Not every ethical problem is easy, however. Sometimes, the honest decision maker must admit to herself that this really is a new situation. Conditions change, technologies develop, and values evolve. While a new situation shares some of the characteristics of the old cases, it doesn’t share enough of them to permit a ready judgment. There is often no recognizable pattern. Capturing the new problem with the old language seems like putting a square peg in a round hole.

It may even be difficult to talk about or to describe the underlying ethical issue because our language lacks an appropriate and rich enough vocabulary. Existing language is not always adequate to function as the kind of tool we need. Just as a community that had never encountered an exotic bird before would have no name for it, a traditional community that had never before faced the problems of citizenship in a legitimate democracy would have no words to express those problems precisely, let alone resolve them. Whenever there is a gap between our language and our world, we face a hard case in ethics.

The Temptations of Fundamentalism and Moral Miserliness

Fundamentalists deny this possibility. According to their view, one never openly admits that there are hard cases in ethics. I think a good definition of fundamentalism is the a priori rejection of the possibility of new problems. To the fundamentalist mind, the idea that there is nothing new under the sun is not just good, prudent advice to use as a first step in approaching new problems, but it becomes an essential element of one’s faith. It becomes not just the starting point for analysis but the end point as well.

In such situations, fundamentalists act in one of two ways. The first option is to ignore the essential defining elements of the new problem (i.e., those characteristics that make the problem different from the old problems) and to continue to apply the strategy of re-framing. In this view, all ethical problems are easy cases.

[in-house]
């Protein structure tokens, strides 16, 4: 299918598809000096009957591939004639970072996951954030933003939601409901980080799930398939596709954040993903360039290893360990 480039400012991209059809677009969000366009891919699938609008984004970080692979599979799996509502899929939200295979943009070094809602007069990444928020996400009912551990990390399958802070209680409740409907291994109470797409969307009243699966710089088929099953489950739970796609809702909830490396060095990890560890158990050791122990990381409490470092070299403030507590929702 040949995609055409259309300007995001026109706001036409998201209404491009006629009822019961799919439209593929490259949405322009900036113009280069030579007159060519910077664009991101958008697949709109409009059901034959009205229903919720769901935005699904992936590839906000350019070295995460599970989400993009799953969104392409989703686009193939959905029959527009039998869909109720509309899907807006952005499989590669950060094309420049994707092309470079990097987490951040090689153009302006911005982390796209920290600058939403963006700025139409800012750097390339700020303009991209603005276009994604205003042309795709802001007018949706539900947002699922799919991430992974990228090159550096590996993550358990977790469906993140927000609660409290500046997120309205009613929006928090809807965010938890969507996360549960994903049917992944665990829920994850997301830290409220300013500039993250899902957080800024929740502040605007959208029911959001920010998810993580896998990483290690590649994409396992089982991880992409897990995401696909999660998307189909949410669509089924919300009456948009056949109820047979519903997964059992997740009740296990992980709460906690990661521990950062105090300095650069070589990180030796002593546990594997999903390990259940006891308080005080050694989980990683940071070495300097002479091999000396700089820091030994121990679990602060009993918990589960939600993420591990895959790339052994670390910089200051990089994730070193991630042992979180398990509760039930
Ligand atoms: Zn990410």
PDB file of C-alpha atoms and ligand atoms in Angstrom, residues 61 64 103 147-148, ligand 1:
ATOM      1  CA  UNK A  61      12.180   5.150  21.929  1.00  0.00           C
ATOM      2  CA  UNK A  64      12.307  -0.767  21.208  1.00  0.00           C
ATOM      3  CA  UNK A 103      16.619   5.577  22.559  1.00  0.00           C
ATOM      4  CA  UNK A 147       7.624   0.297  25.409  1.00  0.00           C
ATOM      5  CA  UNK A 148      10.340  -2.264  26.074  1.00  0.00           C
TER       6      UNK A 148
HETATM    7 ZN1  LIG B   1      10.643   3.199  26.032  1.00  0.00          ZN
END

In my work in Jewish business ethics, I have come to see that this is a familiar strategy among contemporary rabbis. Instead of dealing with real problems faced by actual managers in modern organizations, Rabbis "solve" highly stylized, but more familiar problems. As an extreme example of what I mean by re-framing, I remember vividly asking a well-respected Orthodox Rabbi about a corporation’s social responsibilities to employees and local communities. The Rabbi said he could not answer this question, even if it is one of the most important issues in contemporary business, because the Shulkhan Arukh does not recognize the existence of corporations as a halakhic category. Instead he proceeded to deliver an hour-long lecture on whether or not a bar mitsvah boy has to pay taxes on his gifts (concluding, by the way, that he is not obligated by halakhah to pay even if the government requires such payment). Unfortunately for our community, many rabbis prefer to rehearse the answers to yesterday’s questions rather than answering the relevant questions that today’s community is posing.

A second option for the fundamentalists, and even more radical than the first, is to simply ignore the new problem outright. The convoluted logic here runs as follows. I am certain that my existing language is perfectly complete. If I don’t already possess the solution to the problem, there is no problem. While from time to time, all of us succumb to the temptations of this kind of arrogance and intellectual laziness, only fundamentalists suggest that this is the right thing to do! Ironically, fundamentalists, like many post-modern thinkers (those all the way on the other side of the intellectual continuum), claim that all we have is the text, as if there really were no world out there and no problems in it.